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IOC to Welcome Palestine : Olympics: Two decades after Munich massacre, executive committee recommends membership.

September 19, 1993|RANDY HARVEY | TIMES STAFF WRITER

MONTE CARLO — After last week's historic peace accord between the Palestine Liberation Organization and Israel, Palestine was recommended Saturday for provisional membership in the International Olympic Committee.

The IOC's 11-member executive board made the recommendation, which will be forwarded to the full membership when it meets in its 101st session here this week.

If the recommendation passes, as expected, Palestinian athletes will be eligible for participation in the 1994 Winter Olympics in February at Lillehammer, Norway.

But because Palestine has no athletes who compete in winter sports, the IOC's director general, Francois Carrard, said it probably will make its first Olympic appearance in the 1996 Summer Games at Atlanta.

"I think there would be some magic to that, especially in view of recent developments," said Billy Payne, president of Atlanta's organizing committee.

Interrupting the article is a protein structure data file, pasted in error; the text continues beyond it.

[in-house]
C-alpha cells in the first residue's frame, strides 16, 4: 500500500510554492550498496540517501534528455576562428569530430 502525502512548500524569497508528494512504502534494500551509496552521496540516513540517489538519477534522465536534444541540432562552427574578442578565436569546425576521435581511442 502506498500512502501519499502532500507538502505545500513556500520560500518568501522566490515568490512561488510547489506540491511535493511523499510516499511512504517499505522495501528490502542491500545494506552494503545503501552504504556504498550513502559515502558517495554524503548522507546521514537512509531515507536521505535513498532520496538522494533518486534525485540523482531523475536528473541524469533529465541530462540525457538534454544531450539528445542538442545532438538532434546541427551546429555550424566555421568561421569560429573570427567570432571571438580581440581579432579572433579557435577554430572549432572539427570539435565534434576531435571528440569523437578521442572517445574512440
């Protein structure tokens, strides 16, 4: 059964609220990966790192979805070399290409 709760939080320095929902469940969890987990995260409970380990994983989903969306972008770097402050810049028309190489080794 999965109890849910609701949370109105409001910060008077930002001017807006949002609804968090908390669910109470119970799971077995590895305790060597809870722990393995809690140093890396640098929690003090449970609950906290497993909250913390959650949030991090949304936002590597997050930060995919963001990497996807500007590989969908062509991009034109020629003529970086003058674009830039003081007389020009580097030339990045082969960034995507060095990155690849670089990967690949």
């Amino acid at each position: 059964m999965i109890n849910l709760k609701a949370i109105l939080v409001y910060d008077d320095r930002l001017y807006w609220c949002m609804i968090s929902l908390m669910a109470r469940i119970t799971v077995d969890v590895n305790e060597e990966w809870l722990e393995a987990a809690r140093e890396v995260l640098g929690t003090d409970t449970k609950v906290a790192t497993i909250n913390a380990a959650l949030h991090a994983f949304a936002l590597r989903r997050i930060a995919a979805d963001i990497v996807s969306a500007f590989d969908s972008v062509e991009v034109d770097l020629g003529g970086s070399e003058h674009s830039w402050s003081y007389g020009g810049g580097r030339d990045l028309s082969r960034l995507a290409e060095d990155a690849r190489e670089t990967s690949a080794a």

Although Palestine is recognized by 10 international sports federations participating in the Summer Olympics, the IOC has rejected its attempts to become a member because it did not have a territory. That obstacle, however, was removed when Israel and the PLO agreed upon limited Palestinian self-rule for Gaza and Jericho.

Carrard said Palestine's membership would remain provisional until unspecified technicalities are resolved.

Acknowledging that the executive board was sensitive to the fact that Palestinian terrorists killed 11 members of the Israeli delegation during the 1972 Summer Olympics at Munich, Carrard said: "That was a very black moment in the history of the Olympic movement in 1972. But this is 1993. The time, the men and the people have changed. The National Olympic Committee of Palestine can certainly not be held responsible for what took place 20 years ago."

Notes

The IOC's executive board also recommended membership for Burundi, Cape Verde, Comoros Islands, Dominica, Sao Tome and Principe, St. Kitts and Nevis, and St. Lucia. . . . Women's soccer became a permanent addition Saturday to the Olympic program, while men's and women's beach volleyball was approved for the 1996 Summer Games at Atlanta. Events added to cycling competition were men's and women's individual road time trials, a women's track points event and men's and women's mountain bike cross-country races. The men's 100-kilometer team time trial was eliminated. An addition in track and field was the women's triple jump.

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